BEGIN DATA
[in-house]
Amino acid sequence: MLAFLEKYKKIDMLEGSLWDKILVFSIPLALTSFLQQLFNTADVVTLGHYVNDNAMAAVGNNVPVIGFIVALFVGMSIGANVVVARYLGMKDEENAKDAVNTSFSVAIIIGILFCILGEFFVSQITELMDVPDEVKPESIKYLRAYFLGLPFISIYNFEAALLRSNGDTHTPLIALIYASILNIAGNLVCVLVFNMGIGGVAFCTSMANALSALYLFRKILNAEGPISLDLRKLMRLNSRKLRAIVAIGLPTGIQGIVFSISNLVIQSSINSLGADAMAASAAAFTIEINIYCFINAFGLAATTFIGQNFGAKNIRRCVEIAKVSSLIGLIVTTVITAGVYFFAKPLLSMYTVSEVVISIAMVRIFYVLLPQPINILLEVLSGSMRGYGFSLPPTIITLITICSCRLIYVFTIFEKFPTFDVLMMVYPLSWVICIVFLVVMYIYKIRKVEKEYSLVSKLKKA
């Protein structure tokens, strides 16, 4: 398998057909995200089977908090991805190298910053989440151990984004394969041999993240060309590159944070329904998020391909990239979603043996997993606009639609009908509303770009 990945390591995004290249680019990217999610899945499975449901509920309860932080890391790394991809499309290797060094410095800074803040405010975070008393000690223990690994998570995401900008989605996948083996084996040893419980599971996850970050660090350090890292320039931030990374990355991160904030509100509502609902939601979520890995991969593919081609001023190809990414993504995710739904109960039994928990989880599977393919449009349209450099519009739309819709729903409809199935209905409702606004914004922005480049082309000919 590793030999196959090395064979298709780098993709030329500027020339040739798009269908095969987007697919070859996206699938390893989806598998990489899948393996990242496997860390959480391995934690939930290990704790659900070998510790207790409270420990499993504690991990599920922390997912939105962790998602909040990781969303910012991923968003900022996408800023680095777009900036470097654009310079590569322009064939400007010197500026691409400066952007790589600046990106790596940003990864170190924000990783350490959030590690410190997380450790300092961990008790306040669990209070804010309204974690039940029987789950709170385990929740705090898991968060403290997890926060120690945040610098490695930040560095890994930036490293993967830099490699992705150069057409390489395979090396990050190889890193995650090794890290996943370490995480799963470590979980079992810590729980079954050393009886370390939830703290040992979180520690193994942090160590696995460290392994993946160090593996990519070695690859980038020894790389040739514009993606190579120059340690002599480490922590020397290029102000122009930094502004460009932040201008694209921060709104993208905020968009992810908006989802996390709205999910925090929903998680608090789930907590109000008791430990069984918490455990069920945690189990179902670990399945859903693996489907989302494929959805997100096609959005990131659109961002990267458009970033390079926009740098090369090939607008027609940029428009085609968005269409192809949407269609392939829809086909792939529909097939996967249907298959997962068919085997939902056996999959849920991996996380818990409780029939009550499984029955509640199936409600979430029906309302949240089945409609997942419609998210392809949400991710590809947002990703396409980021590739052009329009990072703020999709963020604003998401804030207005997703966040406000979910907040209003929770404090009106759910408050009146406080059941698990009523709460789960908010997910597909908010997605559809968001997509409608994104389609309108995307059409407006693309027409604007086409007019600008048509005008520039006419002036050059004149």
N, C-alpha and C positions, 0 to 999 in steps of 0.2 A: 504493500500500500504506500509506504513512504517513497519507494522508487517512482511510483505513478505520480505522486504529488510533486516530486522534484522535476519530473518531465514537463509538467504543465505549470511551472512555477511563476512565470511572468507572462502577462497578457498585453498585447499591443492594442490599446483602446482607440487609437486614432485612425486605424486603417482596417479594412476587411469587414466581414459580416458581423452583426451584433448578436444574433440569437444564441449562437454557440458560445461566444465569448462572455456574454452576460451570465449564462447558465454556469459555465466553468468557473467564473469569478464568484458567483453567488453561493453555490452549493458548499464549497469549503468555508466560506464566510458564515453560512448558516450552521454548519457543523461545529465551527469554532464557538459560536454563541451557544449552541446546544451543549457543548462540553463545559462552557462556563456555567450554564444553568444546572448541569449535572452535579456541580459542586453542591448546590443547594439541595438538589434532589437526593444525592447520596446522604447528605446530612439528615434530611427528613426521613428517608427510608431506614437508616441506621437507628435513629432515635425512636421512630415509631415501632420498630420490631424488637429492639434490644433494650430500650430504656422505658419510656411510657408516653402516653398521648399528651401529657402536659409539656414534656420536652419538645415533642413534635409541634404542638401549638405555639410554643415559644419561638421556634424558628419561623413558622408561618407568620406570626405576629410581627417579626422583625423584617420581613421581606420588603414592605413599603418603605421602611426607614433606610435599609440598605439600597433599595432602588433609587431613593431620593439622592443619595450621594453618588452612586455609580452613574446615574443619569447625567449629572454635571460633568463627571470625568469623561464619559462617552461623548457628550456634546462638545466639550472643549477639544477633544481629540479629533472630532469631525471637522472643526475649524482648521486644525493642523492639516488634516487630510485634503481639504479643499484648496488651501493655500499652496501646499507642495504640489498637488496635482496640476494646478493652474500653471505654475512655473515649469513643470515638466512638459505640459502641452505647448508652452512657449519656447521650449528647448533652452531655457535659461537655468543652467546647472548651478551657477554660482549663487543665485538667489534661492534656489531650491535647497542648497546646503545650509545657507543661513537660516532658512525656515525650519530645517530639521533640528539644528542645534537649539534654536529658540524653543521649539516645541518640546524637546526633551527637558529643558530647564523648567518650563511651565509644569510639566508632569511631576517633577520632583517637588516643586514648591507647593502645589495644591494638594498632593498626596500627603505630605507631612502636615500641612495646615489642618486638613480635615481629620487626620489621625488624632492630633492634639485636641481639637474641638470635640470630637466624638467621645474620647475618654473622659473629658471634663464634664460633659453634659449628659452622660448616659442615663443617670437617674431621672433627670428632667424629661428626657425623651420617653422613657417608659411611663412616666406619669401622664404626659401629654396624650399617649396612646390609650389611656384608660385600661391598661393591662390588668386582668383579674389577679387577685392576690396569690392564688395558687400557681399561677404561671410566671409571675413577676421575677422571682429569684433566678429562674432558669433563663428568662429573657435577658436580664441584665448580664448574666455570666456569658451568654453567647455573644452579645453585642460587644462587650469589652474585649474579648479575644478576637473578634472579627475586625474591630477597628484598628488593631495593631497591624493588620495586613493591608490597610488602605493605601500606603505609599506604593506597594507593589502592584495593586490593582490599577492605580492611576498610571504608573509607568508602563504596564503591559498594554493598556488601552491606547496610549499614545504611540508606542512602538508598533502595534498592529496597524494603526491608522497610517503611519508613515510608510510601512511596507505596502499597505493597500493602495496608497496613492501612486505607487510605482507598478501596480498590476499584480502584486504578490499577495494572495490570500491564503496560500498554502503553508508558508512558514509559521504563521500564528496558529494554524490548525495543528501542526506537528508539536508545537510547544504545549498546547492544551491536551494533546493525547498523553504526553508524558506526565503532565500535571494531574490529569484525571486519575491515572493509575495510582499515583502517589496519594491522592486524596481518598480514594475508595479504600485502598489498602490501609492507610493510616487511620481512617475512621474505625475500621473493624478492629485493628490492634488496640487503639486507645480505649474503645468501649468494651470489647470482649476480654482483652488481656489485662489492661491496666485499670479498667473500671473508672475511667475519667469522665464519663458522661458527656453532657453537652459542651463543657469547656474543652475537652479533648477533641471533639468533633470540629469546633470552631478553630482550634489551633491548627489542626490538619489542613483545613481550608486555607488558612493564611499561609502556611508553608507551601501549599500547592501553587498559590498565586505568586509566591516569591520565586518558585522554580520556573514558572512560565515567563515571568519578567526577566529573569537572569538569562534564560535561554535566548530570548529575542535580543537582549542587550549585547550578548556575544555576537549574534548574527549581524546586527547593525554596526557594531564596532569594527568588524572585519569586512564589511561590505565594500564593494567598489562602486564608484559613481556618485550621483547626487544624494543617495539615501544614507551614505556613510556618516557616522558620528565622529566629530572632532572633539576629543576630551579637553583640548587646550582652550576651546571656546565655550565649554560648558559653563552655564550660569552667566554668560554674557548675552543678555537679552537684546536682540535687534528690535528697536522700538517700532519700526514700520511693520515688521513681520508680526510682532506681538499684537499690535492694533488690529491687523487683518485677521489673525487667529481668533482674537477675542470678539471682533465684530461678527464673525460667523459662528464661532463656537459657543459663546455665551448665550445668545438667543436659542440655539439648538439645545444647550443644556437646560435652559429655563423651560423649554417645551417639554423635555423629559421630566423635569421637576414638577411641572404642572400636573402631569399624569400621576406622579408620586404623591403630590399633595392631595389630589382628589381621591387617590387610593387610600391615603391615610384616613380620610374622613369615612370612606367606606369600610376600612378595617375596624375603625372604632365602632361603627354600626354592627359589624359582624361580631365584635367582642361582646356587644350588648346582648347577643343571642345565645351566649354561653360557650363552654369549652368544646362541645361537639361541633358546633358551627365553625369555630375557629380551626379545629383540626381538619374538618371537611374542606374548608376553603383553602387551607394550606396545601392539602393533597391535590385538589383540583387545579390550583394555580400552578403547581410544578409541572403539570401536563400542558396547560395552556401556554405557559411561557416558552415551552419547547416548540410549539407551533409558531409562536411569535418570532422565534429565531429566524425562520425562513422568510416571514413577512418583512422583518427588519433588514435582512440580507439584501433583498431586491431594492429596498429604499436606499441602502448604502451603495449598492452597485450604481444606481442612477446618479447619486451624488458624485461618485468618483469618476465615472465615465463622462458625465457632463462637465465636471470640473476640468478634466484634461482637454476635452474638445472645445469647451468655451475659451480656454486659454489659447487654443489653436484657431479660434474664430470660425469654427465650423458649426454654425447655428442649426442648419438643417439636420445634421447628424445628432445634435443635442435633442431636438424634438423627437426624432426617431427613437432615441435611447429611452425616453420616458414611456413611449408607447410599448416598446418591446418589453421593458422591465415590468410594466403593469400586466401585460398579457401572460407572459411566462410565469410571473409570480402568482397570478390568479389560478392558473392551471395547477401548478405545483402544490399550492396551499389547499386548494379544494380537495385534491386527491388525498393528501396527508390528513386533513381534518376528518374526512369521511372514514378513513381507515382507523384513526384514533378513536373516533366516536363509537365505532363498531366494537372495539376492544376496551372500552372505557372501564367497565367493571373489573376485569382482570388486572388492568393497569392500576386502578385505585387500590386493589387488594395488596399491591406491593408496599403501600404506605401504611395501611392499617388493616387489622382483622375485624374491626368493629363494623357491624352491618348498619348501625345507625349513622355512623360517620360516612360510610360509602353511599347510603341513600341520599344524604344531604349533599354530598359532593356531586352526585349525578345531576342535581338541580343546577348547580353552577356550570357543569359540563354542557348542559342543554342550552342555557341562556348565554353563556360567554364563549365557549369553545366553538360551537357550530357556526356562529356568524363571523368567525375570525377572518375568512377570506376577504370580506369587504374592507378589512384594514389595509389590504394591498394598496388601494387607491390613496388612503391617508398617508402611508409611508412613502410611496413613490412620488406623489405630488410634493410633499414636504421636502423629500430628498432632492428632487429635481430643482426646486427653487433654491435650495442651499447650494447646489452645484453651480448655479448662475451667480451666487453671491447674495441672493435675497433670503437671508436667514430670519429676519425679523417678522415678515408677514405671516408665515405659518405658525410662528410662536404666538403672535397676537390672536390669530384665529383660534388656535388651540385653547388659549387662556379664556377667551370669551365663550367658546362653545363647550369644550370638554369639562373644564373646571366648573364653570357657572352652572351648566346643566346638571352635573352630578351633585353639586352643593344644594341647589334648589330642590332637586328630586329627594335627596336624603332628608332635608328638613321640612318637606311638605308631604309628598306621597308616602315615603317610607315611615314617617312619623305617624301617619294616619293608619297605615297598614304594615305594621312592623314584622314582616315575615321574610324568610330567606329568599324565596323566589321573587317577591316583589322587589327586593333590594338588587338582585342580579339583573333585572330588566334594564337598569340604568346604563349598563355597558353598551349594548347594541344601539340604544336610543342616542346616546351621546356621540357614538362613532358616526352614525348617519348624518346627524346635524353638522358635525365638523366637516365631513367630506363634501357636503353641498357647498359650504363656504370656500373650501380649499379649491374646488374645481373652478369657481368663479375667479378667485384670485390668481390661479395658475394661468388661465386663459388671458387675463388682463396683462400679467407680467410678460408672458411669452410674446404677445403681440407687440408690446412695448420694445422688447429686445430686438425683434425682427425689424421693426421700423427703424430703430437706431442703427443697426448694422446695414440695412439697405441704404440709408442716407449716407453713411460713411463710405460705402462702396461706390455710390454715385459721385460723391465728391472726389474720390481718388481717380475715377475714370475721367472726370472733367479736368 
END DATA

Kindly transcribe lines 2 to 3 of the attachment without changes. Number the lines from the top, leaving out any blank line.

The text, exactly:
Amino acid sequence: MLAFLEKYKKIDMLEGSLWDKILVFSIPLALTSFLQQLFNTADVVTLGHYVNDNAMAAVGNNVPVIGFIVALFVGMSIGANVVVARYLGMKDEENAKDAVNTSFSVAIIIGILFCILGEFFVSQITELMDVPDEVKPESIKYLRAYFLGLPFISIYNFEAALLRSNGDTHTPLIALIYASILNIAGNLVCVLVFNMGIGGVAFCTSMANALSALYLFRKILNAEGPISLDLRKLMRLNSRKLRAIVAIGLPTGIQGIVFSISNLVIQSSINSLGADAMAASAAAFTIEINIYCFINAFGLAATTFIGQNFGAKNIRRCVEIAKVSSLIGLIVTTVITAGVYFFAKPLLSMYTVSEVVISIAMVRIFYVLLPQPINILLEVLSGSMRGYGFSLPPTIITLITICSCRLIYVFTIFEKFPTFDVLMMVYPLSWVICIVFLVVMYIYKIRKVEKEYSLVSKLKKA
């Protein structure tokens, strides 16, 4: 398998057909995200089977908090991805190298910053989440151990984004394969041999993240060309590159944070329904998020391909990239979603043996997993606009639609009908509303770009 990945390591995004290249680019990217999610899945499975449901509920309860932080890391790394991809499309290797060094410095800074803040405010975070008393000690223990690994998570995401900008989605996948083996084996040893419980599971996850970050660090350090890292320039931030990374990355991160904030509100509502609902939601979520890995991969593919081609001023190809990414993504995710739904109960039994928990989880599977393919449009349209450099519009739309819709729903409809199935209905409702606004914004922005480049082309000919 590793030999196959090395064979298709780098993709030329500027020339040739798009269908095969987007697919070859996206699938390893989806598998990489899948393996990242496997860390959480391995934690939930290990704790659900070998510790207790409270420990499993504690991990599920922390997912939105962790998602909040990781969303910012991923968003900022996408800023680095777009900036470097654009310079590569322009064939400007010197500026691409400066952007790589600046990106790596940003990864170190924000990783350490959030590690410190997380450790300092961990008790306040669990209070804010309204974690039940029987789950709170385990929740705090898991968060403290997890926060120690945040610098490695930040560095890994930036490293993967830099490699992705150069057409390489395979090396990050190889890193995650090794890290996943370490995480799963470590979980079992810590729980079954050393009886370390939830703290040992979180520690193994942090160590696995460290392994993946160090593996990519070695690859980038020894790389040739514009993606190579120059340690002599480490922590020397290029102000122009930094502004460009932040201008694209921060709104993208905020968009992810908006989802996390709205999910925090929903998680608090789930907590109000008791430990069984918490455990069920945690189990179902670990399945859903693996489907989302494929959805997100096609959005990131659109961002990267458009970033390079926009740098090369090939607008027609940029428009085609968005269409192809949407269609392939829809086909792939529909097939996967249907298959997962068919085997939902056996999959849920991996996380818990409780029939009550499984029955509640199936409600979430029906309302949240089945409609997942419609998210392809949400991710590809947002990703396409980021590739052009329009990072703020999709963020604003998401804030207005997703966040406000979910907040209003929770404090009106759910408050009146406080059941698990009523709460789960908010997910597909908010997605559809968001997509409608994104389609309108995307059409407006693309027409604007086409007019600008048509005008520039006419002036050059004149």